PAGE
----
Though the addressee of a prayer should be a god, the poem that is a prayer has another, more human work: to put the reader in the poet’s place. Graham’s attention to the body’s pains and struggles in these poems is earthy, awkward, and real. She is less interested in composition here than in making a record of the ability to compose, and you get the sense that she does so out of a ferocious fear that our human abilities are being compromised by how we live. These are some of Graham’s
finest protest poems, since they don’t fight against an idea; they fight from within, against so many American languages with their questionable senses of purpose, from desire (“no one gets what they want”) to productivity to faith.
Sea Change (2008), with its wild line breaks, intensifies this sense of embodiment challenged by changing circumstances, of life withstood rather than accomplished. The first poem in Sea Change deconstructs a famous Middle English quatrain that begins so many undergraduate poetry classes: “Western wind, when wilt thou blow / the small rain down can rain / Christ that my love were in my arms / and I in my bed again.” The point of the Middle English poem is the link between natural form and the form of the human affect. Graham’s poem is interested in how the closeness of this link intensifies with climate change, supercharging the objective correlative with a likeness between endangered person and endangered planet:
One day: stronger wind than anyone expected. Stronger than
ever before in the recording
of such. Un—
natural says the news. Also the body says it. Which part of the body—I look
feel it, yes, don’t know
As its lines range across the page, the poem anxiously chases down the voice of the wind. Yet the poet’s attention to the wind is challenged by the wind’s catastrophically changing nature, and she finds herself almost unable to do a simple poetic task in the present—describe the wind—without feeling the consequences of history.
Getting really upset about weather has always been the work of poetry, but Graham happens to live during a time of the extinction of many species, of global warming and the melting of glaciers, of shifting human populations and changing ways of life caused by the freedoms (and difficulties) of global capitalism and resulting migration on an unprecedented scale. The context of climate change forces Graham, and readers, to see this work as endangered: Who are we to use the elements to right ourselves when their patterns have gone haywire?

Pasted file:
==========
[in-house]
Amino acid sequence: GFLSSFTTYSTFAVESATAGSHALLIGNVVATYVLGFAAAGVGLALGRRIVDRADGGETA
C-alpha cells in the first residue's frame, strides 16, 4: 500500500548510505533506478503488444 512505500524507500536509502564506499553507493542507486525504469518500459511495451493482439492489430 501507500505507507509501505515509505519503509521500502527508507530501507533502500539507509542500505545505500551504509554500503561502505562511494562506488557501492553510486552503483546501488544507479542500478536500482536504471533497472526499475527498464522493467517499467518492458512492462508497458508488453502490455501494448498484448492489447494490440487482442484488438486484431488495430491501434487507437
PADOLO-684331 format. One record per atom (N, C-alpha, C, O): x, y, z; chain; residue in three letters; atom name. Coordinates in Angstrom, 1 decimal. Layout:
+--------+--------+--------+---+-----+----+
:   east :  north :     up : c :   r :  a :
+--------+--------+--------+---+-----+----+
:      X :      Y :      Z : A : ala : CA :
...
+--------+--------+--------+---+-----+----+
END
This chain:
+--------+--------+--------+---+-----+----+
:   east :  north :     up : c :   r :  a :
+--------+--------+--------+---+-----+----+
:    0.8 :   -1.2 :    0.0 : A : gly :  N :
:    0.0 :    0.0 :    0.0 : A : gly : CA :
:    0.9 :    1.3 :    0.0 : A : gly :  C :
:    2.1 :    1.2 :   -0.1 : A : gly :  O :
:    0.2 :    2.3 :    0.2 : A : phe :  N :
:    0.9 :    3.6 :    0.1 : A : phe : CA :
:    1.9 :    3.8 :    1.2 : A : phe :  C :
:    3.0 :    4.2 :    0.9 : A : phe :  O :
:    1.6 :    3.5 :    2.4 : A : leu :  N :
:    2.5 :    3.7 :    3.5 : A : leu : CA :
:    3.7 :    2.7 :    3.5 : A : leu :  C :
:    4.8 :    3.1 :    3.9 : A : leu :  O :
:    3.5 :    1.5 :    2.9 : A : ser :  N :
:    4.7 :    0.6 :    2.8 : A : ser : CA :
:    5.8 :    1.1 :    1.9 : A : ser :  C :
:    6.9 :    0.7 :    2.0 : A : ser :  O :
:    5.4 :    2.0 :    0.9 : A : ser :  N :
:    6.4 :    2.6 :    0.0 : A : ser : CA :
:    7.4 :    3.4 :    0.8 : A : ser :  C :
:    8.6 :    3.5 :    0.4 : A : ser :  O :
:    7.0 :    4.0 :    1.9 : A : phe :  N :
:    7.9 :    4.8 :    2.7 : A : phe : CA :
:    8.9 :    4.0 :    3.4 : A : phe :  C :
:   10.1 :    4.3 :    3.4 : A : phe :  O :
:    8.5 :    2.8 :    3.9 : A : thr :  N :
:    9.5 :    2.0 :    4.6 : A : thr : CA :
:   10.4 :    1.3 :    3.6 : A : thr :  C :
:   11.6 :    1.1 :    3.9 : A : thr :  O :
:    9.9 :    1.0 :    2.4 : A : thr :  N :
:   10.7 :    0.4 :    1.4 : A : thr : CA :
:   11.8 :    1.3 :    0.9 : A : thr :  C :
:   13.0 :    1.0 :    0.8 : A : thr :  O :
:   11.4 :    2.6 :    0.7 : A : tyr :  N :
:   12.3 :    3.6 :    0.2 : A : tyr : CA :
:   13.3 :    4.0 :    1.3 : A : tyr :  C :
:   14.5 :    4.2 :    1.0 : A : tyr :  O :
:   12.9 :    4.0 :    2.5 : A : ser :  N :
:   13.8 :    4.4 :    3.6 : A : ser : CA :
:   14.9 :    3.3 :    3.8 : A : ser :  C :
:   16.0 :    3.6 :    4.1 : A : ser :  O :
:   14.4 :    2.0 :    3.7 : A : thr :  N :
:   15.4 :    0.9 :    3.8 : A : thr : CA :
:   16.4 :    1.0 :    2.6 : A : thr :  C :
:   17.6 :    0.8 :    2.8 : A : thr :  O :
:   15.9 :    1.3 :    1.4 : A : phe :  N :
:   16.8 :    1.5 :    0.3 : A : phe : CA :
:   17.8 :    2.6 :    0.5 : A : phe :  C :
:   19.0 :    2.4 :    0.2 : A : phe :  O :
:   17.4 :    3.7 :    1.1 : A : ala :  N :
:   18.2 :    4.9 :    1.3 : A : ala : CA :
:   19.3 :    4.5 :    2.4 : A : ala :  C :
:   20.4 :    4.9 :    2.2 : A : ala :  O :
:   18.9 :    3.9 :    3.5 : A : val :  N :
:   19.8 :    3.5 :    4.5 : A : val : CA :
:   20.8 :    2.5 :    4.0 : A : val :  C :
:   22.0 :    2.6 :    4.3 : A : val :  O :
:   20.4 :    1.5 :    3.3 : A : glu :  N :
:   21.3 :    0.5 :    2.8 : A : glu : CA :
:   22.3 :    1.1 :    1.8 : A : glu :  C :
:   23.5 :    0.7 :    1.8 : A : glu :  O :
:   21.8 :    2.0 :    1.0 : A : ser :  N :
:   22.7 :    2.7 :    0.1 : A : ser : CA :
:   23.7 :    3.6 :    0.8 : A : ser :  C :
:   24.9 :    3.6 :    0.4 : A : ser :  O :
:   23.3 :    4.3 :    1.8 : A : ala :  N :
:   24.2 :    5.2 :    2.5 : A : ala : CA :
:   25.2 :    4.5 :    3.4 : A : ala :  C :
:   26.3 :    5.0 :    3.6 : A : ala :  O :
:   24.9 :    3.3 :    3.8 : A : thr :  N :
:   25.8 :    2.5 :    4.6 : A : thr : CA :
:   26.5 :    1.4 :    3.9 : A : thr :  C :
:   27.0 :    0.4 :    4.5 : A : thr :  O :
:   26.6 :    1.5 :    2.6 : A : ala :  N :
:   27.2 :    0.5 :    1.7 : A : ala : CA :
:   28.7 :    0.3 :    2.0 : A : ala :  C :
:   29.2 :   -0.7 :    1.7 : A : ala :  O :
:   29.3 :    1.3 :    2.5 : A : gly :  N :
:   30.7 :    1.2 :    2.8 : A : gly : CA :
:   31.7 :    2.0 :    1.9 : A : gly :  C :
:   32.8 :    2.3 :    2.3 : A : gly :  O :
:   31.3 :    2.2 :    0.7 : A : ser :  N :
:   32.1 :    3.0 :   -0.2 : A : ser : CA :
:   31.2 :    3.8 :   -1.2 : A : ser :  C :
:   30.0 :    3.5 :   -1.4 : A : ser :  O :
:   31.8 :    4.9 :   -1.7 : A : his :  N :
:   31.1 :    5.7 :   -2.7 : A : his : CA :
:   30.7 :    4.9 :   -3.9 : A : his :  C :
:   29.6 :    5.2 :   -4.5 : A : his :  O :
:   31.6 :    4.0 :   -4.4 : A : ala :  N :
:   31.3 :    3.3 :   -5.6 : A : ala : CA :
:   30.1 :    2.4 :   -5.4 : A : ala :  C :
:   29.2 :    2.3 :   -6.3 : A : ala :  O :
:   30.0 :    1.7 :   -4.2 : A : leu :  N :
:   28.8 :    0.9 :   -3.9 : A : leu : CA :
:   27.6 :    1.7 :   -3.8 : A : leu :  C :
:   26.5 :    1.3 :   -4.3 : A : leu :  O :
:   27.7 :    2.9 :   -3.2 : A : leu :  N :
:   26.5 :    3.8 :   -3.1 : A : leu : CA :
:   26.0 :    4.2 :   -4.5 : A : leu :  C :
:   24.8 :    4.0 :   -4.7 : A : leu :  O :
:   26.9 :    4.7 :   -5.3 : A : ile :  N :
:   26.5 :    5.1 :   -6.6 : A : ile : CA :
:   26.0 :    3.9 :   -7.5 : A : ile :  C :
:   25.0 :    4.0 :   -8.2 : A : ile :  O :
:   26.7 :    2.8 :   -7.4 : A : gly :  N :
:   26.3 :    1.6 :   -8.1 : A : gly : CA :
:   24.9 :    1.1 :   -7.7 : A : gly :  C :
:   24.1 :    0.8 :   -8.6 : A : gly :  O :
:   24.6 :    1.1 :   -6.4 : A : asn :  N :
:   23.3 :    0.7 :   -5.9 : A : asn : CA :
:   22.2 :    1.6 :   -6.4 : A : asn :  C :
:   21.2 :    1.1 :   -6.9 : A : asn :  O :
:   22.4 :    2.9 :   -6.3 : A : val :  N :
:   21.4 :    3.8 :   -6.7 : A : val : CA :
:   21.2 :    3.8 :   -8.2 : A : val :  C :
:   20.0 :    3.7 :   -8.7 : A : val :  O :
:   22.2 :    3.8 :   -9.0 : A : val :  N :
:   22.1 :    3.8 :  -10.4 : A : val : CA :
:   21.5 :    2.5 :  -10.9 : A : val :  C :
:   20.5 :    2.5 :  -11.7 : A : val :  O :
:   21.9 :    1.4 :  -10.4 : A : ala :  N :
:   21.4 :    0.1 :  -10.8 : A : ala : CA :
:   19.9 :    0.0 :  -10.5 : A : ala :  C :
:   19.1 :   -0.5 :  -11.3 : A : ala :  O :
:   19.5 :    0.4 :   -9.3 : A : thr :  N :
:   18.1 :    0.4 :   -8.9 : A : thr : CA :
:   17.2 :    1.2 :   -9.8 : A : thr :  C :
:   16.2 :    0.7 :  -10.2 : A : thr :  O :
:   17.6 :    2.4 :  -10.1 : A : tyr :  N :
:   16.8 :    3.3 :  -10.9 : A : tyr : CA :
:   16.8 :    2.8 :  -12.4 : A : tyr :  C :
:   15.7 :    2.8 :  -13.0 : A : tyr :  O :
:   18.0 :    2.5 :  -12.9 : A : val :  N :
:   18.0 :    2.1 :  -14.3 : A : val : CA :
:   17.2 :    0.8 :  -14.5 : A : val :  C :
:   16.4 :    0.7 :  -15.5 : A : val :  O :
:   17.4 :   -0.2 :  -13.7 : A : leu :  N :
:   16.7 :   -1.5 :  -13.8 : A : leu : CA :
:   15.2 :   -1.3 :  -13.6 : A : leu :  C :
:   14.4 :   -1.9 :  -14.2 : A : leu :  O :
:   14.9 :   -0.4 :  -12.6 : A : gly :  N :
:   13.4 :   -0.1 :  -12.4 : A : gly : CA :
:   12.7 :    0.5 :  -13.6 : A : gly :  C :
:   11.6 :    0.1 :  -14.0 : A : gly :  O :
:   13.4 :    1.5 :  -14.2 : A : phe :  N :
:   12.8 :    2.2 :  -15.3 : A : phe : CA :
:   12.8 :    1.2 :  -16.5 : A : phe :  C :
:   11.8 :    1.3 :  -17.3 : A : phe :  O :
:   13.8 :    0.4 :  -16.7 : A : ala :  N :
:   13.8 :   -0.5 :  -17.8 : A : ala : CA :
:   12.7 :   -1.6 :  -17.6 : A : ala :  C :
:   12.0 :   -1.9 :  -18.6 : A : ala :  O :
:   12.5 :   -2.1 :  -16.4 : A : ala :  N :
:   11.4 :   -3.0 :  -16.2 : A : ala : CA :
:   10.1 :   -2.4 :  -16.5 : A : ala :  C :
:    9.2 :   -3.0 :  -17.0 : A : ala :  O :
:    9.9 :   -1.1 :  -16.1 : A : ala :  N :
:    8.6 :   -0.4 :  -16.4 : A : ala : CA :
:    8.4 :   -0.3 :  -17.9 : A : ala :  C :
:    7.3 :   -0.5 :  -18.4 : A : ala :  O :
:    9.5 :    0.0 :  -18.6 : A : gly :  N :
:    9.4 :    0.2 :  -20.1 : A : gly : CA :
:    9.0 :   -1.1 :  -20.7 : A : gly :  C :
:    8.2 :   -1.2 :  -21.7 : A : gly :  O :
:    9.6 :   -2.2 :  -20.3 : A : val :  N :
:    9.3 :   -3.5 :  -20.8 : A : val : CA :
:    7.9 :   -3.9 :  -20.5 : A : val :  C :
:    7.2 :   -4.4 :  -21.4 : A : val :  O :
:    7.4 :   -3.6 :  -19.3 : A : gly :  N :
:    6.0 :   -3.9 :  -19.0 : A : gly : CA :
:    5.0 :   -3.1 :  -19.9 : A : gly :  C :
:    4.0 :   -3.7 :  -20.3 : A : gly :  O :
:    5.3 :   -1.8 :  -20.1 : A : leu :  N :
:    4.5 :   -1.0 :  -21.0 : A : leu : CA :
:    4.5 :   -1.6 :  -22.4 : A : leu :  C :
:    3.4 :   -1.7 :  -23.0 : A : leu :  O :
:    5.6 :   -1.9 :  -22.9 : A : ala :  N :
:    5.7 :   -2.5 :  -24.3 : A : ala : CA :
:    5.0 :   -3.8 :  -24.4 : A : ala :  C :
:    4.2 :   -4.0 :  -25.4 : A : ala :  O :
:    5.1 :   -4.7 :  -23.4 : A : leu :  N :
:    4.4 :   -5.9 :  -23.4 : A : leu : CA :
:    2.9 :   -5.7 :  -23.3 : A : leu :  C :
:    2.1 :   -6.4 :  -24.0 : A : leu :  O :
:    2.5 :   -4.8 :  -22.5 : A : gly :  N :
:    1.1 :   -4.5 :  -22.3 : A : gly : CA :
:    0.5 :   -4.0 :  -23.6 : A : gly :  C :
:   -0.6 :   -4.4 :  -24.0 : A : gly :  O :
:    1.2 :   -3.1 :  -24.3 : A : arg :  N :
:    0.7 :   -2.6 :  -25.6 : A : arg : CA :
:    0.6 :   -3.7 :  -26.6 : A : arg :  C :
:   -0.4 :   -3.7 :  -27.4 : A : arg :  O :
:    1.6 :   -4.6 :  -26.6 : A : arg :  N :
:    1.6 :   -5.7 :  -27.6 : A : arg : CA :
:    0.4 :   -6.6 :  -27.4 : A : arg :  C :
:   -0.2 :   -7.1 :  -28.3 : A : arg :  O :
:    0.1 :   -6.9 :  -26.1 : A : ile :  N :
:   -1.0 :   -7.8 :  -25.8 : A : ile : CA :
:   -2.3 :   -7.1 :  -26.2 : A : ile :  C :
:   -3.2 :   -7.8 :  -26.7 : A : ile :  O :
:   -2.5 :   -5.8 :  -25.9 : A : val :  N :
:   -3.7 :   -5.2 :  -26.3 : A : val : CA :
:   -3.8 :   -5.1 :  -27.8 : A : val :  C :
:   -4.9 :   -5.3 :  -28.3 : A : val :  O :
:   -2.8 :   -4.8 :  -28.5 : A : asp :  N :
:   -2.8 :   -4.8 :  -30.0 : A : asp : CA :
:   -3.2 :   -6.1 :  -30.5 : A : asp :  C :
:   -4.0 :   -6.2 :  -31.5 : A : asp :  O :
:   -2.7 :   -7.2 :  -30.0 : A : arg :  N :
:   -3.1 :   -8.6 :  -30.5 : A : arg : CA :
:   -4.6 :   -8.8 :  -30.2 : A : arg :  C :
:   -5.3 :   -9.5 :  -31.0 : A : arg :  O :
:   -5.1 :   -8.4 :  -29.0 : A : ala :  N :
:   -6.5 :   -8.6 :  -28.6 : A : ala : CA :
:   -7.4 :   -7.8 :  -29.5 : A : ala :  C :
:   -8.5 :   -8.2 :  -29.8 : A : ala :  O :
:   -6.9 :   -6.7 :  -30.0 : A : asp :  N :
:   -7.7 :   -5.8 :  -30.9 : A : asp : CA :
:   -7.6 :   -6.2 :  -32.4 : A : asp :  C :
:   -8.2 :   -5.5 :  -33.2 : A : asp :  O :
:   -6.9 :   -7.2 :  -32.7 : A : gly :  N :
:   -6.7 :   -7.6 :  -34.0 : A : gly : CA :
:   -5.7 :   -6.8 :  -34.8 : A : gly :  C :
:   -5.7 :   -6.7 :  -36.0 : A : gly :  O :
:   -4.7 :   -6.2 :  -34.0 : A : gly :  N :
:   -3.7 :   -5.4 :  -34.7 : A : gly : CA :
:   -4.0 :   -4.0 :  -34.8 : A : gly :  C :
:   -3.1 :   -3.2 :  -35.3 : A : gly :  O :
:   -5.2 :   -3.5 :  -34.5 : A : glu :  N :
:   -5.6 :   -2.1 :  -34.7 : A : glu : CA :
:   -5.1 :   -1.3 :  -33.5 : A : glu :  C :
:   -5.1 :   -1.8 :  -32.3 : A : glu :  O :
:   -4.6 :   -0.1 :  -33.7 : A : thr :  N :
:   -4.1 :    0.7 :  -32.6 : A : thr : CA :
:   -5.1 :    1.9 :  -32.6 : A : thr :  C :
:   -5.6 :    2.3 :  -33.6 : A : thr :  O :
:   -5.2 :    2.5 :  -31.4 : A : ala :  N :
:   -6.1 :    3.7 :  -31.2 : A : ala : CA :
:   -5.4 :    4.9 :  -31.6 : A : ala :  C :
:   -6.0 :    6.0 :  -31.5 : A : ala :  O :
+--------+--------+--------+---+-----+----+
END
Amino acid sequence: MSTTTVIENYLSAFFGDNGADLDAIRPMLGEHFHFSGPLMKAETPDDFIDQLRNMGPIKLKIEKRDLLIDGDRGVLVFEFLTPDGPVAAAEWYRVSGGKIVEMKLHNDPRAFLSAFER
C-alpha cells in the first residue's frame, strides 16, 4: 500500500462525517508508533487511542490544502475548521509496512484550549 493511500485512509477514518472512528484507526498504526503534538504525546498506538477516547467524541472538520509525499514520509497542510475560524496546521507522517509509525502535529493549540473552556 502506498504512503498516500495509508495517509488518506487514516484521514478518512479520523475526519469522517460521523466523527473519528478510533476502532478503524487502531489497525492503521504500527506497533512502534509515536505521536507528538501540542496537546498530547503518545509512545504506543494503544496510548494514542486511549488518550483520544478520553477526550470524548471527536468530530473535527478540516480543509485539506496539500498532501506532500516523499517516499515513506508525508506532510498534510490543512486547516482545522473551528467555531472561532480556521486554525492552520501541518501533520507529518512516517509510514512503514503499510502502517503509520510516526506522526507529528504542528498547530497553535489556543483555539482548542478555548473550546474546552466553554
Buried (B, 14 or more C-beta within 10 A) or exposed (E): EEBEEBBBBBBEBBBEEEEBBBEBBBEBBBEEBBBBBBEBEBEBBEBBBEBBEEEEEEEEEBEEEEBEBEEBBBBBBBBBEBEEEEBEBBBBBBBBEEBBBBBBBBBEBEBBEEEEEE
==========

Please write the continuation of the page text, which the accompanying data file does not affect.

And yet, this is not only an occasion for despair. Graham has always been guiltlessly in love with all that disappears. Her poems memorably make use of delay, disappearance, and doubt, not to deny or even forestall crisis but to endure it: “like a seeing person / with her eyes shut / putting her feet down / one at a time / on the earth.” I’ve always imagined Dickinson must have been a little excited to die after all her thinking about it, like an Olympic athlete finally at the games, and you might say the same of Graham, the right person for poetry in the twenty-first century. Hers could so easily be a poetry only of mourning, but Graham is beguiled by, and therefore capable of, creating poetry in which what is experienced in crisis is as important as what is lost. Transmission, human connection, becomes as important as attention.
• • •
One essential function of the lyric is to give the reader an experience she can participate in: to get close. The difficulty of accomplishing this is one of the great themes of contemporary poetry; it can be found in Claudia Rankine’s Citizen (2014), among other books. There is a vital problem of community located inside the practical task of the lyric poem: How to get close to the reader? Lately we seem to have equated the ability to answer this question with the ability to write the lyric poem at all. In an earlier poem, Graham attempts to solve this problem of proximity by expanding the idea of what an experience can be: “Is there an America comprised wholly / of its waiting and my waiting and all forms of the thing . . . a place of
attention?” In the later work collected in From the New World, an exhausted fortitude replaces such heroics of reach: “I was not yet so tired of believing— / I was still in the very beginning of being human, / the thing no one can tell another.”
Those beautiful lines appear in Graham’s most recent published collection, Place (2012), a lush and mysterious book. The excerpts in From the New World show Placeto be her return to the meditative poem as a way of transforming the lyric through the power of transmission and connection, not simply outrage or expression of difficulty. The finest poems of the book frame two moments of transmission—the first from Graham’s mother to her and the second from Graham to her daughter. In “Cagnes Sur Mer 1950,” the poet writes of herself as a child before language—essentially, as a young poet in the contingency of that creative state: